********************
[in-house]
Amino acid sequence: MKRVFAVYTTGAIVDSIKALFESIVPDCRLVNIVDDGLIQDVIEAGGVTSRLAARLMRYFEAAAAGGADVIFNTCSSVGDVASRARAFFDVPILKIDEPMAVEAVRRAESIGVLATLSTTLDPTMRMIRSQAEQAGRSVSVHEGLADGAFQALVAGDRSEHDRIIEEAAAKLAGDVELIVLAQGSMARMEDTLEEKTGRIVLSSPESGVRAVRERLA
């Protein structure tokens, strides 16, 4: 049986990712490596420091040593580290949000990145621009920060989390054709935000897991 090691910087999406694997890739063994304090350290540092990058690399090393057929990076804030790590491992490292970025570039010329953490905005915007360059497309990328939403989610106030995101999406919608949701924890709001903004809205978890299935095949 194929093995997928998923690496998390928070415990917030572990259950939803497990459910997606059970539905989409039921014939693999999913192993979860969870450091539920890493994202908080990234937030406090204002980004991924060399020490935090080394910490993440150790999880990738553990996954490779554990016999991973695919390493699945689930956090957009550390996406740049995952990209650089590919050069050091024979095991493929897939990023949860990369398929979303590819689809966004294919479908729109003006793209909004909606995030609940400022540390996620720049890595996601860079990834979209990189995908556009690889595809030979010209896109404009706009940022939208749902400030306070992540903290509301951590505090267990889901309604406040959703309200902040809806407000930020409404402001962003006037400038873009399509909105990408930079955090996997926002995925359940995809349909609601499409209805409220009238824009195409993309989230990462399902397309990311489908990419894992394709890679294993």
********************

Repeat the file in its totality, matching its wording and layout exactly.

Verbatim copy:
[in-house]
Amino acid sequence: MKRVFAVYTTGAIVDSIKALFESIVPDCRLVNIVDDGLIQDVIEAGGVTSRLAARLMRYFEAAAAGGADVIFNTCSSVGDVASRARAFFDVPILKIDEPMAVEAVRRAESIGVLATLSTTLDPTMRMIRSQAEQAGRSVSVHEGLADGAFQALVAGDRSEHDRIIEEAAAKLAGDVELIVLAQGSMARMEDTLEEKTGRIVLSSPESGVRAVRERLA
């Protein structure tokens, strides 16, 4: 049986990712490596420091040593580290949000990145621009920060989390054709935000897991 090691910087999406694997890739063994304090350290540092990058690399090393057929990076804030790590491992490292970025570039010329953490905005915007360059497309990328939403989610106030995101999406919608949701924890709001903004809205978890299935095949 194929093995997928998923690496998390928070415990917030572990259950939803497990459910997606059970539905989409039921014939693999999913192993979860969870450091539920890493994202908080990234937030406090204002980004991924060399020490935090080394910490993440150790999880990738553990996954490779554990016999991973695919390493699945689930956090957009550390996406740049995952990209650089590919050069050091024979095991493929897939990023949860990369398929979303590819689809966004294919479908729109003006793209909004909606995030609940400022540390996620720049890595996601860079990834979209990189995908556009690889595809030979010209896109404009706009940022939208749902400030306070992540903290509301951590505090267990889901309604406040959703309200902040809806407000930020409404402001962003006037400038873009399509909105990408930079955090996997926002995925359940995809349909609601499409209805409220009238824009195409993309989230990462399902397309990311489908990419894992394709890679294993």